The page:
Vacuum-cleaner salesmen Homer "Jeeter" Smith and "Breezy" Jones are accidentally inducted into the army, and "Jeeter", who can sell anything, immediately begins to try and convince, Colonel... See full summary »
Noel Coward's attempt to show how the ordinary people lived between the wars. Just after WWI the Gibbons family moves to a nice house in the suburbs. An ordinary sort of life is led by the ... See full summary »
Quiet and somewhat direction-less, Alfred Polly uses the money he inherits from his father to marry and to set up shop in a small town. His heart is in neither of these enterprises and he ... See full summary »
Sally Ann Howes,
Betty Ann Davies
On the day that World War II ends in Europe, Mayor George Boswell recalls events of the previous 25 years in his home town of Browdley. As councilman and newspaper editor George has fought ... See full summary »
Jimmy Tracey (Wallace Ford) is a small-time gangster from New York who finds himself mixed up in a murder, becomes a suspect, and goes on the run with the victim's wallet which contains his passport and a ticket for a trip to England by ship. Assuming the identity of the deceased, Jimmy Dean from Winnipeg, Tracey ships to England where he's met at customs by Dean's long lost childhood buddies, Corporal Dawson (John Mills) and his sweetheart Miss Briggs (Anna Lee), daughter of a Sergeant who was close to Dean's father. They all take Tracey to be Dean and he's pushed into enlisting in the army. A rivalry for the girl soon develops between the two fellows, tempered by a growing sense of comradeship; and a variety of diversions arise, including a boxing match and the re-appearance of Tracey's nightclub singer girlfriend from New York (Grace Bradley). Then the boys ship out to China, along with Miss Briggs and her Sergeant daddy, and face rampaging 'bandits' in some substantial battle scenes.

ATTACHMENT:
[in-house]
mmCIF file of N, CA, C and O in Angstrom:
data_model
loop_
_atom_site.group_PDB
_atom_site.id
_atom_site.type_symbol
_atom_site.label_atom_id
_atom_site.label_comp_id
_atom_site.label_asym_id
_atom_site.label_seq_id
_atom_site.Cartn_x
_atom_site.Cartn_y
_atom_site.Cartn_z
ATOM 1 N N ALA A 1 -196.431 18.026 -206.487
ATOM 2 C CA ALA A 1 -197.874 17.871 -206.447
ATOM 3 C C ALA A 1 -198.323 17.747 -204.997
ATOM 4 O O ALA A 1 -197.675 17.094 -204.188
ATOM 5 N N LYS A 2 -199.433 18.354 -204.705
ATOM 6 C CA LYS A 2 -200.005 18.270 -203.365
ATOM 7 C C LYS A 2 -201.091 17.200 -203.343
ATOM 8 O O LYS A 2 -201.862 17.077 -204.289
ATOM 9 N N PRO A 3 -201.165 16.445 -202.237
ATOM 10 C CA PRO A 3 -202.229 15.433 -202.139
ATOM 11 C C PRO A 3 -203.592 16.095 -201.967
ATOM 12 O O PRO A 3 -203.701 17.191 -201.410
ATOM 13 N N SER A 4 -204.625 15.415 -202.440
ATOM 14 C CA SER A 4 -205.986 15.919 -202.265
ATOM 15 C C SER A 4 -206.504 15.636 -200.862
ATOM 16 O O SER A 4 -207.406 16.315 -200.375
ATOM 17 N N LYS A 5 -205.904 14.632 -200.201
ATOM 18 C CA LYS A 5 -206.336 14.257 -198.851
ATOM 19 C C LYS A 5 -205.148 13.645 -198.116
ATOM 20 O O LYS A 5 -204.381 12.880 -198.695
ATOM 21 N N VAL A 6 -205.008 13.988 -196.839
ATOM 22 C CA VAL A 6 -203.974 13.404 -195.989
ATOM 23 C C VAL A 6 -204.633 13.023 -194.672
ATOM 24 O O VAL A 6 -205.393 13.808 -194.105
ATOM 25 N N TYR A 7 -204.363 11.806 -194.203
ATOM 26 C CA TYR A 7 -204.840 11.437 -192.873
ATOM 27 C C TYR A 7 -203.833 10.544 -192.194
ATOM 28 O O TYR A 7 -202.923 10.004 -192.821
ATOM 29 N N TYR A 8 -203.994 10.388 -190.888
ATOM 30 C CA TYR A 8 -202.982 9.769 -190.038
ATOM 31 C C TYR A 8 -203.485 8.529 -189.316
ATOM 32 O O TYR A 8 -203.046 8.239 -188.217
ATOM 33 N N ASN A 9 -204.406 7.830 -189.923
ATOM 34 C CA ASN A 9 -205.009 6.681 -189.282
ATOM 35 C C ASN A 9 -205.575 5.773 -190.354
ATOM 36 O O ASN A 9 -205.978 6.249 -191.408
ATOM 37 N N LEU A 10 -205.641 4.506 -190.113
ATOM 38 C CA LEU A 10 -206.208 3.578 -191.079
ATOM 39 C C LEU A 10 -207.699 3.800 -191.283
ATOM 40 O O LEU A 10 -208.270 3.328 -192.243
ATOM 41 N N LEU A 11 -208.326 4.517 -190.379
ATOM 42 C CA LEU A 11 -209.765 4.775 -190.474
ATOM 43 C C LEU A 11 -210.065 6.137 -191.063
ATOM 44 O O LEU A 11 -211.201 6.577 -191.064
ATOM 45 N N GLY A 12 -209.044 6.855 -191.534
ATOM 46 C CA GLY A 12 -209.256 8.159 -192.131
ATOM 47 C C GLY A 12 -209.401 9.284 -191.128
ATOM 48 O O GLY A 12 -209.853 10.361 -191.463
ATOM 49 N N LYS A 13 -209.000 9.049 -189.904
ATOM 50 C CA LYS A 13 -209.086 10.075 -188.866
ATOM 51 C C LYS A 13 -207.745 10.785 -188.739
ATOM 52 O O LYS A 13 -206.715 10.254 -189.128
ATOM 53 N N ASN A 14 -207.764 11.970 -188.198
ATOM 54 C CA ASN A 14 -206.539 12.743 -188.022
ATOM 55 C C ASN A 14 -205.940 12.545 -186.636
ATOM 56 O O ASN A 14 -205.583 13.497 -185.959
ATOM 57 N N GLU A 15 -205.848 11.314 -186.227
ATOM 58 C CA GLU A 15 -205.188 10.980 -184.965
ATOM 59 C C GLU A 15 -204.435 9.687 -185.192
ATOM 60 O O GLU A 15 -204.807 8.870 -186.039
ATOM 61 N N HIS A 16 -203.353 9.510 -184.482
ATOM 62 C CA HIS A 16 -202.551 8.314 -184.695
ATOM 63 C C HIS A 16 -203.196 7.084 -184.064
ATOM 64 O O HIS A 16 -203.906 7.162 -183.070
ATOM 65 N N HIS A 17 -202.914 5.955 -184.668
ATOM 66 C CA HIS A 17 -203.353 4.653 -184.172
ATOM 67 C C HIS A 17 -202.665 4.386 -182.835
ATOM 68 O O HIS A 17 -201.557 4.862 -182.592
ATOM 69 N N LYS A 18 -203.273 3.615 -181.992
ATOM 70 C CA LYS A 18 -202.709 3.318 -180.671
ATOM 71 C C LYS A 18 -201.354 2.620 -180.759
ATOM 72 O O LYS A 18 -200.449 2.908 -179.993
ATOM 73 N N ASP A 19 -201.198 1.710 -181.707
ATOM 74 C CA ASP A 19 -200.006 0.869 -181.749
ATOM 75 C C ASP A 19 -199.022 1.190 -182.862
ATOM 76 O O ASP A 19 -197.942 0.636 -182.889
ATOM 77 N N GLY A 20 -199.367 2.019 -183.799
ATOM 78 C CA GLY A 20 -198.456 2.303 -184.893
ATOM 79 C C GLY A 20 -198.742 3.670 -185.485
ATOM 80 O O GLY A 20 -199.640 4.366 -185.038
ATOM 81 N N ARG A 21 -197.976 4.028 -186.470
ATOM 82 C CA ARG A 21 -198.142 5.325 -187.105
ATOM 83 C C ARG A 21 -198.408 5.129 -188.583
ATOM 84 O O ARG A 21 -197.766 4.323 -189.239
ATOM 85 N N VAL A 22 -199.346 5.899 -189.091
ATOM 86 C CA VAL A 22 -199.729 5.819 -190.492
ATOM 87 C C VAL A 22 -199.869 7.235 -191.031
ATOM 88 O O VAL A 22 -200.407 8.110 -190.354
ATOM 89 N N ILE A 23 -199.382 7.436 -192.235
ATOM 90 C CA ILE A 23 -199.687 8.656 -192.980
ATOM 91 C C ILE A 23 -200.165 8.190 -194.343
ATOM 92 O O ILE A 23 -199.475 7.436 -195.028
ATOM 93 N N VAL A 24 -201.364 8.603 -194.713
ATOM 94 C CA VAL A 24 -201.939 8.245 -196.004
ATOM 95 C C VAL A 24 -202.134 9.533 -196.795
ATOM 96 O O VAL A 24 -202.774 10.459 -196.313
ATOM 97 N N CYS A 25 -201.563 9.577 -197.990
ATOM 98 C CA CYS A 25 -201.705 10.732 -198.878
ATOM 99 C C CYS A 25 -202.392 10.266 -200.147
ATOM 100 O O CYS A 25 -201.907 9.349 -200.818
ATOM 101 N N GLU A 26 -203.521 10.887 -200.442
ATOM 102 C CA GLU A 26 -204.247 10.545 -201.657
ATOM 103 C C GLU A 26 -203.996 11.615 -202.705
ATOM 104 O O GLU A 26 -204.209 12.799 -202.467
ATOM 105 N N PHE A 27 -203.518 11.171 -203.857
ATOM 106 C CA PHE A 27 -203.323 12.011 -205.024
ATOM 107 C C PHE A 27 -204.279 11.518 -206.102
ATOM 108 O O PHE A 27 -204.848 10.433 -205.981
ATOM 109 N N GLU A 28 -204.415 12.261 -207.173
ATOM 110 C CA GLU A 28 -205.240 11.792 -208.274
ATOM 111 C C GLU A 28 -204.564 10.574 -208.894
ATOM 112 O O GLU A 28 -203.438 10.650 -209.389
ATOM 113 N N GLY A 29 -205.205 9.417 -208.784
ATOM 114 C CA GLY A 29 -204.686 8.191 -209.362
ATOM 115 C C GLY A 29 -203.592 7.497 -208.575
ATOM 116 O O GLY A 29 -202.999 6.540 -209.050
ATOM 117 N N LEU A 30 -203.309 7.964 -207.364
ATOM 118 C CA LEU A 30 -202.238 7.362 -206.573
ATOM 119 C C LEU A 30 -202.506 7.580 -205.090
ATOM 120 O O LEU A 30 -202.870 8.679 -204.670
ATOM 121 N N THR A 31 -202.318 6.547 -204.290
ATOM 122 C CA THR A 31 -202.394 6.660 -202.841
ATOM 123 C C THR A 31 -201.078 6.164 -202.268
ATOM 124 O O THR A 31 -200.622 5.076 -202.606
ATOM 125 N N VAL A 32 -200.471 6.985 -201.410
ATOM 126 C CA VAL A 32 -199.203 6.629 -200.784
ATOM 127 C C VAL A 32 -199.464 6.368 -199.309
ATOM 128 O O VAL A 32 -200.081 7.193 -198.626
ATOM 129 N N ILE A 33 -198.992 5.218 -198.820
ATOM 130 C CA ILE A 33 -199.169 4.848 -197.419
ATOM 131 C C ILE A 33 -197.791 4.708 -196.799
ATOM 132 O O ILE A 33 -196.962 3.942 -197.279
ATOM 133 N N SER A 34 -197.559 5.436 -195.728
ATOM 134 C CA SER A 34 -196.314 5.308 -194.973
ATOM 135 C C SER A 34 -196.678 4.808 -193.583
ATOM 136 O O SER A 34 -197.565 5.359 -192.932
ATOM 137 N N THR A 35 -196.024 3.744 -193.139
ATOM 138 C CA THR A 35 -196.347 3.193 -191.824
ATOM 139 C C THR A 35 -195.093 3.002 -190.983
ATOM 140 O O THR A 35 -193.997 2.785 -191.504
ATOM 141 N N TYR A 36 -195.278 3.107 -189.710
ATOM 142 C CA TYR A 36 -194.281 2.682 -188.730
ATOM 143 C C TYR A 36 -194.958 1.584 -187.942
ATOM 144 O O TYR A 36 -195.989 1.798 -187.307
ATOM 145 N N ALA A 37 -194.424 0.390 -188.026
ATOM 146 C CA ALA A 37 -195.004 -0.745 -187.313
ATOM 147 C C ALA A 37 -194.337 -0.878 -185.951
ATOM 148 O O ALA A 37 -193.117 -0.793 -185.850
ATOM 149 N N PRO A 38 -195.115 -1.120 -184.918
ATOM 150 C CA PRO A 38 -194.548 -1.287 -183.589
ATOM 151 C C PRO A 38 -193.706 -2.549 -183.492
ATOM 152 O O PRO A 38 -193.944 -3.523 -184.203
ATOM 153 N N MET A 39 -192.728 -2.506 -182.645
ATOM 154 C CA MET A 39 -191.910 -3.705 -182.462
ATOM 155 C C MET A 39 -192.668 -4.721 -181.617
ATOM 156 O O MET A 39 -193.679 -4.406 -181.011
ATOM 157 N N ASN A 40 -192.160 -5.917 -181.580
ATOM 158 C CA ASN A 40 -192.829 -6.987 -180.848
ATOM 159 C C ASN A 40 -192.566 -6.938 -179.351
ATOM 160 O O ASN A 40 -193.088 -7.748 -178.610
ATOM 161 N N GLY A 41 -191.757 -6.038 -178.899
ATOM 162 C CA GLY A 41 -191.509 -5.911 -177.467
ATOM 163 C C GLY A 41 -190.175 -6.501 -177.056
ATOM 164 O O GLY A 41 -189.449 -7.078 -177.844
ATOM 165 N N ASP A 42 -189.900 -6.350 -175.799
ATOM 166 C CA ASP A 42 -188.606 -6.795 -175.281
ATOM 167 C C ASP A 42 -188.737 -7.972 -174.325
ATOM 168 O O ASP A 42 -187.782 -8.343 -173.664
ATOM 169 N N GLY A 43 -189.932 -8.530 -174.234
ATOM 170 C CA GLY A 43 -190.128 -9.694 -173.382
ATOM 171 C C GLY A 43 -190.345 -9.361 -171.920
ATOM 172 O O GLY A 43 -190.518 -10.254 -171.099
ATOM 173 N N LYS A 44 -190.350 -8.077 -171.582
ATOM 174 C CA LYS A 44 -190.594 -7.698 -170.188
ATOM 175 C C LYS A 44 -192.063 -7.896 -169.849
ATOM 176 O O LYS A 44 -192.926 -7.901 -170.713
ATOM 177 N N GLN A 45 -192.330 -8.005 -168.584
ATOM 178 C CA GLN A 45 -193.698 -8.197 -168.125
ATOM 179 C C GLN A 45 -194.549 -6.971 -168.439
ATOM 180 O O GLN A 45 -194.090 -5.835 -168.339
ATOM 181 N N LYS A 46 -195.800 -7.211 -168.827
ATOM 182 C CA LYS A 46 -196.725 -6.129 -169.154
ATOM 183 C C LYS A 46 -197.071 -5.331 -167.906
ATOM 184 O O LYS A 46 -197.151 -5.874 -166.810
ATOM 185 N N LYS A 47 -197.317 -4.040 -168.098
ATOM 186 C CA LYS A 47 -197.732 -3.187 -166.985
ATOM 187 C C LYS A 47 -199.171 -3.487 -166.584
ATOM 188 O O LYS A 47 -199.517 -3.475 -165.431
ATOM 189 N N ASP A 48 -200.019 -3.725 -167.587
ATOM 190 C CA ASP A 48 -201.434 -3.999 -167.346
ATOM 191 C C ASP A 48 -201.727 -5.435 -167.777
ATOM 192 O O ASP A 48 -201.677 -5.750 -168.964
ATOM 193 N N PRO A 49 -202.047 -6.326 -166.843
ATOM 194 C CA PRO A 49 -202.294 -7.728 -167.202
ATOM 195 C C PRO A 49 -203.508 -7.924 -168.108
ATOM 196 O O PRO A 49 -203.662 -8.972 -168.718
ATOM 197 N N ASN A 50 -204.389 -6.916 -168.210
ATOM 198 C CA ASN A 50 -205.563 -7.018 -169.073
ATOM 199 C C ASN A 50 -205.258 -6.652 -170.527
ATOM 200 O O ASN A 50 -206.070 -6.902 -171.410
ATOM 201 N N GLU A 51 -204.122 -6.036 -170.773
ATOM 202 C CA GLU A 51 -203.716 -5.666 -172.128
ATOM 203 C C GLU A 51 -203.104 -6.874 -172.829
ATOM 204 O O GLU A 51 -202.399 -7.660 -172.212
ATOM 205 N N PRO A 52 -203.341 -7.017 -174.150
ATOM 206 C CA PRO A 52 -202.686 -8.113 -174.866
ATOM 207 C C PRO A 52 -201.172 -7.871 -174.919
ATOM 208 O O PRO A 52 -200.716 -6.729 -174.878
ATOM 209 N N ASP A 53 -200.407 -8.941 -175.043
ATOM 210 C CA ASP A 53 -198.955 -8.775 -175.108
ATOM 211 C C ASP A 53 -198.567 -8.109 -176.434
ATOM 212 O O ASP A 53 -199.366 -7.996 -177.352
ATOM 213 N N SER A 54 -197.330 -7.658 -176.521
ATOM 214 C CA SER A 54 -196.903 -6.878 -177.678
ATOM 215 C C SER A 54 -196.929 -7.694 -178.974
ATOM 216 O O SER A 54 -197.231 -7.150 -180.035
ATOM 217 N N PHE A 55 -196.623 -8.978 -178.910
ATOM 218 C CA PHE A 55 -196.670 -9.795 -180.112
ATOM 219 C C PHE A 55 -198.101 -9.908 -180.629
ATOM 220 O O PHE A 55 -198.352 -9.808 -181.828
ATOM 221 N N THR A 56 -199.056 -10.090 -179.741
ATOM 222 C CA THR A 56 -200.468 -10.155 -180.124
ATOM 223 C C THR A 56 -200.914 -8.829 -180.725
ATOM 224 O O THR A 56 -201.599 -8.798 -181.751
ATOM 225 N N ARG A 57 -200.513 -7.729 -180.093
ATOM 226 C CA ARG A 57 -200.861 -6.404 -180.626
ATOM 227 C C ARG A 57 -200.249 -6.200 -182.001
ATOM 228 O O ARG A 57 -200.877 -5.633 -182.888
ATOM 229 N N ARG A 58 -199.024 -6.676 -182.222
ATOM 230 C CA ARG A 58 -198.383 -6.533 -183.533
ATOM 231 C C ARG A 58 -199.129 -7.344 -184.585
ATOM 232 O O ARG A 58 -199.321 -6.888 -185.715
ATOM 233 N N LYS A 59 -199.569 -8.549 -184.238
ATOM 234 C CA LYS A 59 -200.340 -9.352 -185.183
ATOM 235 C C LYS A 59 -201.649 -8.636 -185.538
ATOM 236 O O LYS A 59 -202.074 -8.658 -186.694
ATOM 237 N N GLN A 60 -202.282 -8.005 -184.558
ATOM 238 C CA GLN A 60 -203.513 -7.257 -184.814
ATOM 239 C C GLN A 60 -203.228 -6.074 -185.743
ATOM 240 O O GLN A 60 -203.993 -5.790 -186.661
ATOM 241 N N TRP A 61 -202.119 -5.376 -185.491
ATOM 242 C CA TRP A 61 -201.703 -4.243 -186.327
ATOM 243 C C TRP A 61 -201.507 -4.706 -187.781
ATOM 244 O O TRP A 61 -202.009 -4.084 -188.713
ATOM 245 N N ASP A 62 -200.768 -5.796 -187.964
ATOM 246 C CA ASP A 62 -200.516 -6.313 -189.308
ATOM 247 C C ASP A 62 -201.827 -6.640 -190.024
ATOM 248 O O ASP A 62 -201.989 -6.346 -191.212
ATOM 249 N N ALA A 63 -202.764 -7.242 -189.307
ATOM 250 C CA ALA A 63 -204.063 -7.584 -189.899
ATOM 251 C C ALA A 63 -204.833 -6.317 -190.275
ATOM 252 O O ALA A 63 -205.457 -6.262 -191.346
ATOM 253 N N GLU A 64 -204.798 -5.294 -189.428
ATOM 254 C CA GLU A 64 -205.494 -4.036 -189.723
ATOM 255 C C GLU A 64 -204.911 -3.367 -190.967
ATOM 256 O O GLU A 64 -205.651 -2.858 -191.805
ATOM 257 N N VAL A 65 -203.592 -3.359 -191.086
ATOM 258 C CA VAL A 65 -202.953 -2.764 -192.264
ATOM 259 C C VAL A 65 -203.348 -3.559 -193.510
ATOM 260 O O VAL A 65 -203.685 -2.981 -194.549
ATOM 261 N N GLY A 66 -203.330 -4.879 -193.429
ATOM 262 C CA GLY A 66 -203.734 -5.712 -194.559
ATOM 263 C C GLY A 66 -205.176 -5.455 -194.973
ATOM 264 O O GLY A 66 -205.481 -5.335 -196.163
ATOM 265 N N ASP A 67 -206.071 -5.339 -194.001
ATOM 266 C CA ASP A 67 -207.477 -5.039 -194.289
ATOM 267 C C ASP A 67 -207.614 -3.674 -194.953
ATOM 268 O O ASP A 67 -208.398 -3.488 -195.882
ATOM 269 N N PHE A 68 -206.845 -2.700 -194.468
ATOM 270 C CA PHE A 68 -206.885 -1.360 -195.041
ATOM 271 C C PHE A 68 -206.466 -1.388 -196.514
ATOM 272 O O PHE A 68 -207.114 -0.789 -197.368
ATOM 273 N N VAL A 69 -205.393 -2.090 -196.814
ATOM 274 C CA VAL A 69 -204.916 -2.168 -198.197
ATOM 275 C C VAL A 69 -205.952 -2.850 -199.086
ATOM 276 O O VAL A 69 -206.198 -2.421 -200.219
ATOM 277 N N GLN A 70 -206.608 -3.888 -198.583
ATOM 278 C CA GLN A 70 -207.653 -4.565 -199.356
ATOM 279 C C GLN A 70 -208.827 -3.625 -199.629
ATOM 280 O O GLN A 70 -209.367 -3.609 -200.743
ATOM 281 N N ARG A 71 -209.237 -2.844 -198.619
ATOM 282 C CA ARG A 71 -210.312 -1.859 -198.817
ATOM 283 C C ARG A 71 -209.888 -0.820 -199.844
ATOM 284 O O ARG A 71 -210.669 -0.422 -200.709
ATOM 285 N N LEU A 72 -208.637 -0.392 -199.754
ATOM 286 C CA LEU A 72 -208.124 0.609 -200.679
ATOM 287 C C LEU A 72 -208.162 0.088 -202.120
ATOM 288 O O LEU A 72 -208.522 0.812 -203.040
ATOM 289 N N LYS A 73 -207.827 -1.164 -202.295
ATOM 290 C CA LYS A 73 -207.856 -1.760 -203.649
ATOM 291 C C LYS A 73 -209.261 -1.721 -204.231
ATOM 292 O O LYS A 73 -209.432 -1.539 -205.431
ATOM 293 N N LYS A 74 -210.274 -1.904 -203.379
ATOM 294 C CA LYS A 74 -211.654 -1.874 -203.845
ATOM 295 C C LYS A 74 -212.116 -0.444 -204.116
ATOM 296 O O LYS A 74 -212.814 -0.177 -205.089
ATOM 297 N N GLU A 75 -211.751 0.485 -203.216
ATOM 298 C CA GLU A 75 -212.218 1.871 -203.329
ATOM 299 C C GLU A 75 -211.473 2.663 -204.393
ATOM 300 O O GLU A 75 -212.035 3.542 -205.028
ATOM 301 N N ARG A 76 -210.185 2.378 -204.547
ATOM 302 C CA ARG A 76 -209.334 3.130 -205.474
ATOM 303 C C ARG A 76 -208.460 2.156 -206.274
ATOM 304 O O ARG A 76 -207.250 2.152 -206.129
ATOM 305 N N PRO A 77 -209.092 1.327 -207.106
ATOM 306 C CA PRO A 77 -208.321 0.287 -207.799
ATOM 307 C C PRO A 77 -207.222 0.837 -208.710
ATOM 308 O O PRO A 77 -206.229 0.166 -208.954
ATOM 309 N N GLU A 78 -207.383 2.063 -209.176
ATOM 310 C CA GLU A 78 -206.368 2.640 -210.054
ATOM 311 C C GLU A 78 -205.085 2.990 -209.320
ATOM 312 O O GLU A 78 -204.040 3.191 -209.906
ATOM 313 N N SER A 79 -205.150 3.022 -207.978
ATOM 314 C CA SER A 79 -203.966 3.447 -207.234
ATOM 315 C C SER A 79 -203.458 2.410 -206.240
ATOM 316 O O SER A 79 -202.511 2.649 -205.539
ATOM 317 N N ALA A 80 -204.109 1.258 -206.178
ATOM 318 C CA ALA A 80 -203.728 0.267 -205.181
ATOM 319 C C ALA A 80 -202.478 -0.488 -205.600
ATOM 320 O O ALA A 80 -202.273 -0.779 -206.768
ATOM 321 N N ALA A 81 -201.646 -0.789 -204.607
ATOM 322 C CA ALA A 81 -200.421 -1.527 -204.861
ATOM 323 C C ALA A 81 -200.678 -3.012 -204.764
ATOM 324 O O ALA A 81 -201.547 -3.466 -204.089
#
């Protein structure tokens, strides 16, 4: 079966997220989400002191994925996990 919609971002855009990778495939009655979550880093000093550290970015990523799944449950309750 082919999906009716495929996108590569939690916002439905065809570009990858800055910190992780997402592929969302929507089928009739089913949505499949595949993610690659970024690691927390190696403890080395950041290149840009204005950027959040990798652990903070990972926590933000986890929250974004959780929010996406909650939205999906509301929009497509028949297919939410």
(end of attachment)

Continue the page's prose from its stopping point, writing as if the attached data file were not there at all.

British production company Gaumont Pictures hired Raoul Walsh to direct O.H.M.S ('On Her Majesty's Service', renamed You're in the Army for the US) and together they cooked up a workman-like picture which, though not a bad film, offers little sense of character development or real dramatic progression, but rather comes across as a sequence of slightly disjointed episodes, some of which are entertaining, and others a bit dull. The film begins and ends well, and has a lot going for it, but it loses its way in the middle, veering all over the place, and at only 87 minutes it feels too long. Among the excess matter is a series of drawn out military pageantry and training scenes which feel awkward, especially removed from the context of the film's pre-WWII release date (the film was cut to 71 minutes for US release and I'm guessing much of this material was trimmed then). Ford does OK as a sort of poor man's Cagney - tough, confident, ambitious, lusty, coarse, but a regular guy despite his failings, even getting in a little song and dance routine - but he's nowhere near Cagney for charm, and looks strangely tired and unhappy for much of the film. Mills wears a keen, boyish spirit; Lee plays it independent but a bit naive; Bradley is sassy, streetwise and fun (the more interesting of the two girls but sadly her part is small). But, like I say, all in all it's not really a bad film. I've been harder on it than I could have been in an attempt at objectivity. It'd make a good first half of a double bill with The Fighting 69th released a few years later and starring Cagney and Pat O'Brian, with Cagney playing a more charismatic, but similarly reluctant and undisciplined newly recruited soldier.
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